Taxco de Alarcón

Here you’ll find travel reports about Taxco de Alarcón. Discover travel destinations in Mexico of travelers writing a travel blog on FindPenguins.

4 travelers at this place:

  • Day10


    December 24, 2018 in Mexico ⋅ ⛅ 19 °C

    I’ve always wanted to visit Taxco. I love Spanish colonial towns and I’d heard this one is particularly charming. It’s a silver mining town built across 7 mountains. All the houses are white and from a distance look reminiscent of Santorini. But what I love most is all the wrought iron that decorated all the balconies and doorways and street lights.

    Our shout-y guide began marching us about the the cobblestone streets before handing us over to a local to explain some of the features. It was all so interesting.

    He told us about the annual procession each March during which time women with bare feet and chained ankles parade the streets alternating with men carrying a heavy cross and self flagelating until they bleed.

    We also heard the town was previously called Glashco after a ball game which sees the winner ‘sacrificiated’...

    And we visited the most incredibly ornately decorated cathedral (San Sebastian) featuring an alter carved out of wood and covered in gold leaf. It took 7 years to build with the help of 20-thousand Indians!

    After the tour, we had a little free time but it’s Charley’s turn to be unwell today and so we spent most of that time in a cafe looking after her. Alex and Mitch took advantage of that opportunity to order Nutella crepes - probably just as well because we didn’t leave Taxco for the 3 hour drive back to Mexico City until 6.30!
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  • Day10


    December 24, 2018 in Mexico ⋅ ⛅ 19 °C

    Here’s a particularly Mexican way to run a tour- we had to be ready and downstairs in the hotel lobby to meet the tour guide at 8.30 this morning. At which time we boarded the empty mini bus... shuttles around the city for the next hour collecting the other passengers - only to drive right past our hotel on our way out of the city!

    Our guide- Gabrielle - is a very shout-y Mexican with difficult to understand English, and has to repeat everything in both Spanish and English as this is a bi-lingual tour. Whilst this is reasonably good for my Spanish (which is rapidly returning), it’s pretty annoying to listen to.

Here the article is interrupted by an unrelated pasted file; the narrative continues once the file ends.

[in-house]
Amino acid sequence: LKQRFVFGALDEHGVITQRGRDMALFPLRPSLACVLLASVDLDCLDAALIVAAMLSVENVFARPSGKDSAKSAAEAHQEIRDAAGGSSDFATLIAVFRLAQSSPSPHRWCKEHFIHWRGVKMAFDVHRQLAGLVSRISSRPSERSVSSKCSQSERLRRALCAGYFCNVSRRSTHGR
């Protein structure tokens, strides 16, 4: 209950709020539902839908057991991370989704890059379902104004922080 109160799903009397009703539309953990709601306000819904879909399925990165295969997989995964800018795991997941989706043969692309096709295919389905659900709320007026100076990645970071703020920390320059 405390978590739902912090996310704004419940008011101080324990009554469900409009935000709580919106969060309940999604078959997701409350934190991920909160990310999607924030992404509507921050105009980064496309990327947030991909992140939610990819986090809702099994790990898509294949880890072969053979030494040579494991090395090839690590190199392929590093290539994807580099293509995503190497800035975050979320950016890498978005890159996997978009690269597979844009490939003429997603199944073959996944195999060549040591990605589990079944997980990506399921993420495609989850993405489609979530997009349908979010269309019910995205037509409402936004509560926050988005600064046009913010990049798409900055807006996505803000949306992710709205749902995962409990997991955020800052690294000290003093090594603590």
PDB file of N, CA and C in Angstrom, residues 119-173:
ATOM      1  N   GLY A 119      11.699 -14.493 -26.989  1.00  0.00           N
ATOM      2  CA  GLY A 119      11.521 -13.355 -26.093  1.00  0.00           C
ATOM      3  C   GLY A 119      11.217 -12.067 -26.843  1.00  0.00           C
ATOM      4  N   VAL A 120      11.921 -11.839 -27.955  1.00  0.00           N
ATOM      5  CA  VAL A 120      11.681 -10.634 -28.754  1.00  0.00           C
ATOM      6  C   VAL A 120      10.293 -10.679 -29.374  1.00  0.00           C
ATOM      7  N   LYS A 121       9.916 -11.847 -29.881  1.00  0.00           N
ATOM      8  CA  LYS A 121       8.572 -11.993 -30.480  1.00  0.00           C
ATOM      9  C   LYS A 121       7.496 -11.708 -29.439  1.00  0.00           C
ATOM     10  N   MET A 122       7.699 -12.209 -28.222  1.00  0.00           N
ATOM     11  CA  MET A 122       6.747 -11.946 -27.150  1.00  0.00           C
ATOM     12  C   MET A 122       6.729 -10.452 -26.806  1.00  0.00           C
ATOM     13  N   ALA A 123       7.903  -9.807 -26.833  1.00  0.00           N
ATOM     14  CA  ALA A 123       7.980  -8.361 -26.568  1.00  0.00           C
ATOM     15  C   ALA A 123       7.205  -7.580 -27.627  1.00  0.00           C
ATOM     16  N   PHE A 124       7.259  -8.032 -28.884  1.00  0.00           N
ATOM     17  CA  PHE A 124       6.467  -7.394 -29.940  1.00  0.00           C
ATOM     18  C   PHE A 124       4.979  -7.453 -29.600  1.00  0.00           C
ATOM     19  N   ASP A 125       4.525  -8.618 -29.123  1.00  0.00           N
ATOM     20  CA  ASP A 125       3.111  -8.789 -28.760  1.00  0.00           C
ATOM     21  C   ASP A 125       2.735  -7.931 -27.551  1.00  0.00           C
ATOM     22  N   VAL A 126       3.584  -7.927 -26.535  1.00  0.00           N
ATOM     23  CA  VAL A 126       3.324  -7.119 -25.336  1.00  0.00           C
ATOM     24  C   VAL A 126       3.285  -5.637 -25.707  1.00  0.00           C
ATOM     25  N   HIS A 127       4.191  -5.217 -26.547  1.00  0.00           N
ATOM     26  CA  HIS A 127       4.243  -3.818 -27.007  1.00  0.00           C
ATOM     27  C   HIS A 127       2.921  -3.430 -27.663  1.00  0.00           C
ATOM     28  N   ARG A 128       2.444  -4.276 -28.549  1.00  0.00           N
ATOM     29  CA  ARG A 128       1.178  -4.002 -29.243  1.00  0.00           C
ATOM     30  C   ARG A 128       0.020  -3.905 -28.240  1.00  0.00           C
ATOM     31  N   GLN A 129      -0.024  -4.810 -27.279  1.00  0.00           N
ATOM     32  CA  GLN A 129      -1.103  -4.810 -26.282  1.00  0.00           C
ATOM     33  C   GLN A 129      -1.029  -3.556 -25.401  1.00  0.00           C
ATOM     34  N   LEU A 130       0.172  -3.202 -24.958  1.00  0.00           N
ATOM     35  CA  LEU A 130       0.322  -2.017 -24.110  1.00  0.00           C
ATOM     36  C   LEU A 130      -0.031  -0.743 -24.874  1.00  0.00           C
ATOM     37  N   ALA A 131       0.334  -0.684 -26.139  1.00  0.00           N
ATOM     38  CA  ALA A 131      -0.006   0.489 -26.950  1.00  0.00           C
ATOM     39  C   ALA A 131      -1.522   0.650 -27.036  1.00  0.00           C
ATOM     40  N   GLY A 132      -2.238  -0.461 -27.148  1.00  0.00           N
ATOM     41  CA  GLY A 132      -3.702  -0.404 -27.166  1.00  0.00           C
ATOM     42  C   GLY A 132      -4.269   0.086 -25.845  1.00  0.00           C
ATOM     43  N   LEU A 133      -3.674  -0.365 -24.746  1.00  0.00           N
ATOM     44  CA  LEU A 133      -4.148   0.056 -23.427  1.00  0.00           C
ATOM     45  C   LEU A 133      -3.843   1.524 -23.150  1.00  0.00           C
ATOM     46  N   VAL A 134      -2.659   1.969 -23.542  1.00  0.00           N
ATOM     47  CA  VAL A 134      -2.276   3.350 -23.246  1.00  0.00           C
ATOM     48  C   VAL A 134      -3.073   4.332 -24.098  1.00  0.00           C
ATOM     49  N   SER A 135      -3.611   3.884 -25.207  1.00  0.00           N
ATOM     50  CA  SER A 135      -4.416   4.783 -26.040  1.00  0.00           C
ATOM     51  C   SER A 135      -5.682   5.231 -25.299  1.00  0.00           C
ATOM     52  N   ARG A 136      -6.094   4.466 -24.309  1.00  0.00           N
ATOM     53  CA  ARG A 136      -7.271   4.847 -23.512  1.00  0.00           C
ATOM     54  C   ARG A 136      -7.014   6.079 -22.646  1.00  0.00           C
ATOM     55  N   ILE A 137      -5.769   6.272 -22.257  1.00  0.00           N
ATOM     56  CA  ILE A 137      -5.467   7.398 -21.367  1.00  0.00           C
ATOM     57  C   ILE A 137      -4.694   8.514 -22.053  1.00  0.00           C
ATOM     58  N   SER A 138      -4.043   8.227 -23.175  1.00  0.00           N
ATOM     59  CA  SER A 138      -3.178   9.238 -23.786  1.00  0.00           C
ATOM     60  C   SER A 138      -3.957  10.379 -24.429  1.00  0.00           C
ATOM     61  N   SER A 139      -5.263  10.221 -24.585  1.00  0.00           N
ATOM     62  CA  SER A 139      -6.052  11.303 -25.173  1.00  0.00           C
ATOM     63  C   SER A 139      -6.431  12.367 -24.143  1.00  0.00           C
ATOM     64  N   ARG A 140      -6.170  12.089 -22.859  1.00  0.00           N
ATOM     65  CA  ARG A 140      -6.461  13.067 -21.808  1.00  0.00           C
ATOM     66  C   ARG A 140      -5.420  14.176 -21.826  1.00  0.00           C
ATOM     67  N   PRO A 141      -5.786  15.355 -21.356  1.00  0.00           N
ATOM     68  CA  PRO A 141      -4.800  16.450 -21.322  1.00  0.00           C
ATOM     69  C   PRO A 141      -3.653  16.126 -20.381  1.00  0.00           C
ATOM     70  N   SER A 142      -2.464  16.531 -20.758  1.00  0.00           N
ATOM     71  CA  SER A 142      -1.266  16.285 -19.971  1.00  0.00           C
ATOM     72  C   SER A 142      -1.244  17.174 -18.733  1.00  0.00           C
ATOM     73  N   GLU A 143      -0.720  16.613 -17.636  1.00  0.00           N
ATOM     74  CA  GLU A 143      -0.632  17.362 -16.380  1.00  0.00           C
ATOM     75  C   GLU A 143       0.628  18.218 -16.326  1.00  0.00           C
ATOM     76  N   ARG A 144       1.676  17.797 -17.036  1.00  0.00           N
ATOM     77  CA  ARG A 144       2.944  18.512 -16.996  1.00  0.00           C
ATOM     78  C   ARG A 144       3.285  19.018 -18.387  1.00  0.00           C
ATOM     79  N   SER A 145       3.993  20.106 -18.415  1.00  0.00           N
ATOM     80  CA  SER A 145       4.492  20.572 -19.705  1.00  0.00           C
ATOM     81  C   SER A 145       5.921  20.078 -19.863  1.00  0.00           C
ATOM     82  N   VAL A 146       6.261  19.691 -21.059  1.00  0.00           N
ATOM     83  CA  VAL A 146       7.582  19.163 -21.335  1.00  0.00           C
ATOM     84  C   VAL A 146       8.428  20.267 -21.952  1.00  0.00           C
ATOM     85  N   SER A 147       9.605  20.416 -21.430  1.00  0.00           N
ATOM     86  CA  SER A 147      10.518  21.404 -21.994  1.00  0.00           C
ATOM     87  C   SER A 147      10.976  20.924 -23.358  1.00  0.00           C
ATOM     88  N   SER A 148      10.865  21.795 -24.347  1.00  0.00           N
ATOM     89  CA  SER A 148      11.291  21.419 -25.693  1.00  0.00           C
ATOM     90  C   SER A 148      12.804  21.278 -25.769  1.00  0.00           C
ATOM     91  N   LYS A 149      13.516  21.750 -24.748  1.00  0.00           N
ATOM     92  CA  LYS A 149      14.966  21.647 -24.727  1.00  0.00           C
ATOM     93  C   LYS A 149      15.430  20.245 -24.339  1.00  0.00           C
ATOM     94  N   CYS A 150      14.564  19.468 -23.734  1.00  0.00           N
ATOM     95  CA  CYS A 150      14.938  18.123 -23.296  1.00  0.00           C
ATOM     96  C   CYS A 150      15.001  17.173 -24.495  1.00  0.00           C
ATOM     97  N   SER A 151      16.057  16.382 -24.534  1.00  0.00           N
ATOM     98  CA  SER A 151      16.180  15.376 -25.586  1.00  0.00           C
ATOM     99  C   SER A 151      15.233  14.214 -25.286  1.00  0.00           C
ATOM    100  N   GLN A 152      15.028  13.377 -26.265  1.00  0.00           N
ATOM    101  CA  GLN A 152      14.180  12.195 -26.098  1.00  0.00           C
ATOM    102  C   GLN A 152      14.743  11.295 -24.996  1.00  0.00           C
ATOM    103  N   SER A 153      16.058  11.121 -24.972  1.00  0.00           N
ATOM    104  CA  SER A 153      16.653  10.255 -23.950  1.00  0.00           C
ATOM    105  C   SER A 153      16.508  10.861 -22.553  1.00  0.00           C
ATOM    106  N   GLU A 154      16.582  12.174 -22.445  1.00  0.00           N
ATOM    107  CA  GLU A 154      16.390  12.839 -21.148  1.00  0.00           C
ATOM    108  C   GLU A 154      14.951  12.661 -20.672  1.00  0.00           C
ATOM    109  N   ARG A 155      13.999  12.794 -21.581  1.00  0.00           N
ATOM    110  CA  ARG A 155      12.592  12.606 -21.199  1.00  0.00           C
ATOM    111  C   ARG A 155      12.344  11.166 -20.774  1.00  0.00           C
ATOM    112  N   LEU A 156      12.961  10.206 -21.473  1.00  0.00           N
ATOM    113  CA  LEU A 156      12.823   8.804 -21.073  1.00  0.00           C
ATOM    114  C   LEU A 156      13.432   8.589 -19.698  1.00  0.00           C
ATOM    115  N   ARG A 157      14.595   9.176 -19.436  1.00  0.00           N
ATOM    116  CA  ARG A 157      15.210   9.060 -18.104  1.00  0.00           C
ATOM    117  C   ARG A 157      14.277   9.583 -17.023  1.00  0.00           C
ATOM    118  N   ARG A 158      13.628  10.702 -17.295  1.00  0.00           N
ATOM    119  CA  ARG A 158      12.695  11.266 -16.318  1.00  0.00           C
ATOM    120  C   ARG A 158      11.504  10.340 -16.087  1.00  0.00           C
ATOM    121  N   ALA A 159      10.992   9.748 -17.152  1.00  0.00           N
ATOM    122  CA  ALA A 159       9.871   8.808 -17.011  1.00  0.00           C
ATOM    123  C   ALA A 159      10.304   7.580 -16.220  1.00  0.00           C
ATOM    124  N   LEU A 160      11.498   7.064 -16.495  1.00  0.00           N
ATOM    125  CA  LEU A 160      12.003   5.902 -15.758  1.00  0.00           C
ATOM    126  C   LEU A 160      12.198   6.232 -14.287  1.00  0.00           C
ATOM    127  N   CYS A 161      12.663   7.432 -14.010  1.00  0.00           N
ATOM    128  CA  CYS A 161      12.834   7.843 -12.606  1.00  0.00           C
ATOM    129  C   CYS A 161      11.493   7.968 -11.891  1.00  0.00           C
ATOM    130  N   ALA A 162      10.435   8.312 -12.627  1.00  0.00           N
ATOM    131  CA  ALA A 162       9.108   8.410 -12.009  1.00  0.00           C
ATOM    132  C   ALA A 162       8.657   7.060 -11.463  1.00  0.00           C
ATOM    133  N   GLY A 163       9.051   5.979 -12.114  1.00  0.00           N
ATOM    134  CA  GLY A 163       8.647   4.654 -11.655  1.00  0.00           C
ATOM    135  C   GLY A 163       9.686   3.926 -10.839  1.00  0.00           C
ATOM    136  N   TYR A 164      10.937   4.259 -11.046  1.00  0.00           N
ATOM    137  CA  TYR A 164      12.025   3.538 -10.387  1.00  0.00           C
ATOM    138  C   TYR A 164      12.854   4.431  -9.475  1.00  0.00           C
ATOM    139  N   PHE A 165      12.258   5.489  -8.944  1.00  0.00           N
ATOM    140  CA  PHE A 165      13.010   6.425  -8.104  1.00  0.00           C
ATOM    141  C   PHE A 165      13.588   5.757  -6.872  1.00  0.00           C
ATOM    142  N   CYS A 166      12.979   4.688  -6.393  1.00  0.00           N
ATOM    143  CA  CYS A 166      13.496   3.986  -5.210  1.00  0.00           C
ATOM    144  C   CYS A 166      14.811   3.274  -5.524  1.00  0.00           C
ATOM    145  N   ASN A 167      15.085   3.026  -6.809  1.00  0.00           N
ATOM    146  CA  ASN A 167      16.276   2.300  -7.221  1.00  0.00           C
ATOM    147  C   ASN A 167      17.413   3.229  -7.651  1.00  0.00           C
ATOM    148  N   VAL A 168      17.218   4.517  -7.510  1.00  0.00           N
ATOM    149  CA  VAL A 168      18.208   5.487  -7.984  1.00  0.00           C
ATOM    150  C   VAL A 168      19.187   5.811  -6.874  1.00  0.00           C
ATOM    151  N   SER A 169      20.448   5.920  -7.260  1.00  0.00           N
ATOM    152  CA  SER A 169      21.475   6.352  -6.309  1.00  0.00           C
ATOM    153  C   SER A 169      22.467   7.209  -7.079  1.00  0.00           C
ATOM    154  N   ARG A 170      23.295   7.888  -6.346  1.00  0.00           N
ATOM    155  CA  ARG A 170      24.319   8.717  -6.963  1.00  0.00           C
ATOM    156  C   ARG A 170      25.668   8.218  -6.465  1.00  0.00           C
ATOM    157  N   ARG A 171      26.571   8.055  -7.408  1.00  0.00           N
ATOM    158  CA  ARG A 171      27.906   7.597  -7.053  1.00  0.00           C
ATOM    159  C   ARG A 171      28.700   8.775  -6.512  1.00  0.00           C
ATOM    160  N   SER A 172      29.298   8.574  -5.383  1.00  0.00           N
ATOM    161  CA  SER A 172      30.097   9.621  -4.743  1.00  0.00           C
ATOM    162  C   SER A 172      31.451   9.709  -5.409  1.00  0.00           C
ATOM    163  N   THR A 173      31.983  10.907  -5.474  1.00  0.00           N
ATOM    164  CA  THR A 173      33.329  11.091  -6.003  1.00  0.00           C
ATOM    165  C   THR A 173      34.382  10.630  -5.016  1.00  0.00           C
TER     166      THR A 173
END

It took about an hour and a half to get to Cuernavaca - a charming little village on the way to Taxco - and the drive would have been very pleasant but for the fact that after Gabrielle finished shouting her Aztec history lesson at us, she began blaring the worst Mexican music at full volume over the stereo. At that point, the kids gave up trying to play their word games and Mitch asked to borrow my headphones to stop the torture.

    The highlight is the town’s Cathedral - which has an interesting history as it was built by missionaries who had to adapt the building to accomodate the pagan beliefs of the indiginous locals - for example creating an additional unenclosed chapel as the Aztecs were unfamiliar with indoor prayer. They also objected to entering the Church with reverence, so the Christians built a step into the entrance door of the Church to force supplication.

    We had a little time to wander around - and whilst it was picturesque, in truth there’s not much to commend it for more than a brief stop.

    The rest of the drive was up and across the nearby mountains, and we stopped on the outskirts of Taxco for a buffet lunch (Charley ate nothing), followed by a short lecture on how to recognise true silver - (would you believe the main message was ‘buy it from an authorised retailer’)?

    But I didn’t know that ‘Sterling Silver’ is named after William Sterling who discovered silver, so it wasn’t a complete waste of time.

    I always book these tours with a degree of hesitation - an easy way to make short visits to nearby attractions, but you are both held hostage to the specific retailers tied to the tour, and always at the mercy of the most interested shoppers.
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You might also know this place by the following names:

Taxco de Alarcón, Taxco de Alarcon

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